Multi-American

How immigrants are redefining 'American' in Southern California

'Somos Muchos' car sticker campaign an interesting social experiment

Outside a local Toyota dealership, March 2007
Outside a local Toyota dealership, March 2007 Photo by wung/Flickr (Creative Commons)

When I first heard about a clever Toyota Latino-marketing sticker campaign last week, with free window stickers distributed to consumers that read "Somos Muchos (fill in the Latin American country or region), Somos Muchos Toyota," (Translation: We are many TK, we are many Toyota), I was no more impressed than I ever am with the usual Latino marketing campaign.

And I'm still not, at least not so much by the campaign itself. But the response on a Facebook page set up by Toyota to distribute the stickers - and "get the community together," as a local Toyota dealership spokeswoman told me today - is what is proving to be most intriguing.

The vast majority of the Facebook wall comments are what the company might have expected: "Soy Ecuatoriano!" one man wrote. And another: "Somos muchos latinos, somos muchos mexicanos!!" Some express gratitude for their stickers (written phonetically in accented English by some as "esticker"), talk about their cars, and cheer for their ancestral homelands, geographic regions and hometowns (i.e. "Somos muchos chilangos...!!!").

But then there are the unexpected comments, posts from people who may like bonding over their Toyotas just fine, but who also seem to wonder how all this getting together might not be put to better use.

A man named Gerardo, photographed in a Dodgers jersey, wrote: "sOMOS MUCHOS LATINOS Y DEBERIAMOS DE UNIRNOS DE ESTA MANERA PARA MEJORAR NUESTR SITUACION EN lOS eSTADOS uNIDOS!!!?" (Translation: We are many Latinos and we should unite this way to improve out situation in the United States!!!)

Another wrote: "Somos muchos Latinos vamos a apoyarnos todos, unidos somos muchos mas!!!" (We are many Latinos and let's support one another, united we are many more!!!")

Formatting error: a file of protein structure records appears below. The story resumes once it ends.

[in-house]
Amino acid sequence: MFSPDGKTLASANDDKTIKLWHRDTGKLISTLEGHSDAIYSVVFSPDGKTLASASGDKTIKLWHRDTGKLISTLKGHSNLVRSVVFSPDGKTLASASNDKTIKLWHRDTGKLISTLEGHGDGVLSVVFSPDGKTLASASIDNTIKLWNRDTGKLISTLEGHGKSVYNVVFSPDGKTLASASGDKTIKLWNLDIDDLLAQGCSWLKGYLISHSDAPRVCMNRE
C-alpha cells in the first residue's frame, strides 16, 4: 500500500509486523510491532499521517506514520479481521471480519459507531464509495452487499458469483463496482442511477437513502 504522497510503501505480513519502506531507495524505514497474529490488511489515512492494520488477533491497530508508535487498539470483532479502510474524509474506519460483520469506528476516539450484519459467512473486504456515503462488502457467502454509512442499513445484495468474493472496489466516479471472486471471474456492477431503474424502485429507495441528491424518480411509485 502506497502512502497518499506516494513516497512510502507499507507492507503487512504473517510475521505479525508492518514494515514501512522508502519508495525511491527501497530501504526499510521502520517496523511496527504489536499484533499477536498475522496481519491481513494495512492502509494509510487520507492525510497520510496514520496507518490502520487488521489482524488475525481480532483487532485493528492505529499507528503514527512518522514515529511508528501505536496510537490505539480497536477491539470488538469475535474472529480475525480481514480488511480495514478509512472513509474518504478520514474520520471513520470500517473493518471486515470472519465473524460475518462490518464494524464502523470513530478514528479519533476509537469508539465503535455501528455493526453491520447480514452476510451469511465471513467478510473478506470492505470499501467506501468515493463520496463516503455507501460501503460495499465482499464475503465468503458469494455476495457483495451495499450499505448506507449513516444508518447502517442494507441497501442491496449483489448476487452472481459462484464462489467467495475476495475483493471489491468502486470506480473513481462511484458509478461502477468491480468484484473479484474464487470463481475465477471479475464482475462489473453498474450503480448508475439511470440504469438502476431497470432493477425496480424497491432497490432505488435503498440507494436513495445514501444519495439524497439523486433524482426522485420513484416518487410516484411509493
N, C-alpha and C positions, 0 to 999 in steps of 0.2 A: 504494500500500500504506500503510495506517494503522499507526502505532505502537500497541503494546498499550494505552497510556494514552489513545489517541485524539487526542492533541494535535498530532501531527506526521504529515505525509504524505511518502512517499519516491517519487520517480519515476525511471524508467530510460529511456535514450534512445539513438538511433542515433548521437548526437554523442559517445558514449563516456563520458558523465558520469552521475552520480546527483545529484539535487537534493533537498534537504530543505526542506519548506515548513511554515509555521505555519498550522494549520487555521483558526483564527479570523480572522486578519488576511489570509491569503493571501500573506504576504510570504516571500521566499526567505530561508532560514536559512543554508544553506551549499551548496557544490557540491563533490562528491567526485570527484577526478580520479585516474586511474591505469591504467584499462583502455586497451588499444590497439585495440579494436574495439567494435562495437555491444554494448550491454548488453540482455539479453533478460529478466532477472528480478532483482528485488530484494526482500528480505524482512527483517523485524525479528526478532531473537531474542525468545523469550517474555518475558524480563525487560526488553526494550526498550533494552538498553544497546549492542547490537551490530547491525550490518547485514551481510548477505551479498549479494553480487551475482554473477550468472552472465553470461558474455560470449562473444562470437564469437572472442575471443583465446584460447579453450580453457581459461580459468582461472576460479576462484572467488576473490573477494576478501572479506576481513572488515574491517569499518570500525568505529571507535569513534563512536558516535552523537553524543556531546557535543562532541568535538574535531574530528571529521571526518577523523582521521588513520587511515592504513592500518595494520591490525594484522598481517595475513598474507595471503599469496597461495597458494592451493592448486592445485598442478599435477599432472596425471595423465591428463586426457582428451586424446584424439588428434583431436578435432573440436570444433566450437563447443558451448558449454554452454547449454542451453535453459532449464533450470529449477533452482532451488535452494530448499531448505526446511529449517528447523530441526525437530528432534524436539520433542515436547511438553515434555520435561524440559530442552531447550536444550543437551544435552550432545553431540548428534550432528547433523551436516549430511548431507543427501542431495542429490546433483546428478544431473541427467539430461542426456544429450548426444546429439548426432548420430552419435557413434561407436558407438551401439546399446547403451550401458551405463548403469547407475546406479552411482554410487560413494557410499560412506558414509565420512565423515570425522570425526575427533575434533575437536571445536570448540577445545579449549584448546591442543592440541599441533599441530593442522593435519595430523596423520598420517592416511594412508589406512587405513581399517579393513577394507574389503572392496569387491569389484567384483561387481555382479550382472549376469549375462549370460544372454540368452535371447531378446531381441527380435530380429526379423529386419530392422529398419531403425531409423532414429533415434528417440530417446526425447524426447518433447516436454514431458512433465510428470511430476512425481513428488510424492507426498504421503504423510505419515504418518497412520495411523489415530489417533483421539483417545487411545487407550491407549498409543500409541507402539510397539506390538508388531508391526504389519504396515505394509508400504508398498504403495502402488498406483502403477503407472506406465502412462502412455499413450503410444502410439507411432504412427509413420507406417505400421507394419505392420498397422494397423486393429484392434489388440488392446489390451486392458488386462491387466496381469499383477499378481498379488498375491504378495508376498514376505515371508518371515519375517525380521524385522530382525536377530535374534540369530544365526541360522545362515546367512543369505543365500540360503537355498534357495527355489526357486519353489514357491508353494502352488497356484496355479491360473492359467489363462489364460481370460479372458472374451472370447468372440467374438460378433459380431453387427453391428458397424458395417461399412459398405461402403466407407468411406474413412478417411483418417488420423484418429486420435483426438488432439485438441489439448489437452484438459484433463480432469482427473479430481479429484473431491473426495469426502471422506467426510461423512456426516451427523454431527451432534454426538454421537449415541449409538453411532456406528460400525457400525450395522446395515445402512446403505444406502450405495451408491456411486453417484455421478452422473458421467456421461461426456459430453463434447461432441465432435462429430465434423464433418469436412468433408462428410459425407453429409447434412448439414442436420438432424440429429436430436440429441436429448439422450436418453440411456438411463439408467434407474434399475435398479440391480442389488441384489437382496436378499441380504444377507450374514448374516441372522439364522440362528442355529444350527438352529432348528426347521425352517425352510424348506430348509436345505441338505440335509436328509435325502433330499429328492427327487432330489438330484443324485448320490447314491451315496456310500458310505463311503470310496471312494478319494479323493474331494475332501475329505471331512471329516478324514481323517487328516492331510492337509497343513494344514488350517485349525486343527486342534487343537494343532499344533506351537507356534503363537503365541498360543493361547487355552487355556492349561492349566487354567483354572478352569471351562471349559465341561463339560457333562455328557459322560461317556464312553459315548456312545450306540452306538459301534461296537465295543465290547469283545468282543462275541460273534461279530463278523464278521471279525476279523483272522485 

And another, in all-caps, stream-of-consciousness style, wrote:

"HEY AMIGOS SOMOS MUCHOS LATINOS Y HAY Q UNIRNOS PARA SACAR A UN BATO Q PUSO Q NOS REGRESEMOS ANUESTROS PAISES Q ESTE PAIS ES SOLO DE ELLOS SI NOSOTROS APORTAMOS MUCHO ALA ECONOMIA POR FAVOR REPORTELON Y NO SE LES OLVIDE Q SOMOS MUCHOS LATINOS TOYOTA Y NO IMPORTA DE DONDE SEAMOS ES UN CHAVO Q ESTA DE ESPALDA CON UNA PISTOLA"

(Translation, with some punctuation added: Hey amigos we are many Latinos and we have to unite to get rid of those are said we need to return to our countries, that this country is just theirs when we carry much of the economy, please report them and and don't forget that we are many Latinos Toyota and it doesn't matter where we are from, it's a guy who has his back turned with a pistol.)

I'll confess that the chavo-with-the-pistol part isn't entirely clear to me. In any case, the campaign that Toyota created "to provide Latinos with an outlet to pay homage to an array of regions and countries, while sharing the pride in their cars," according to a PR Newswire release last week, is turning out to be an interesting social experiment.

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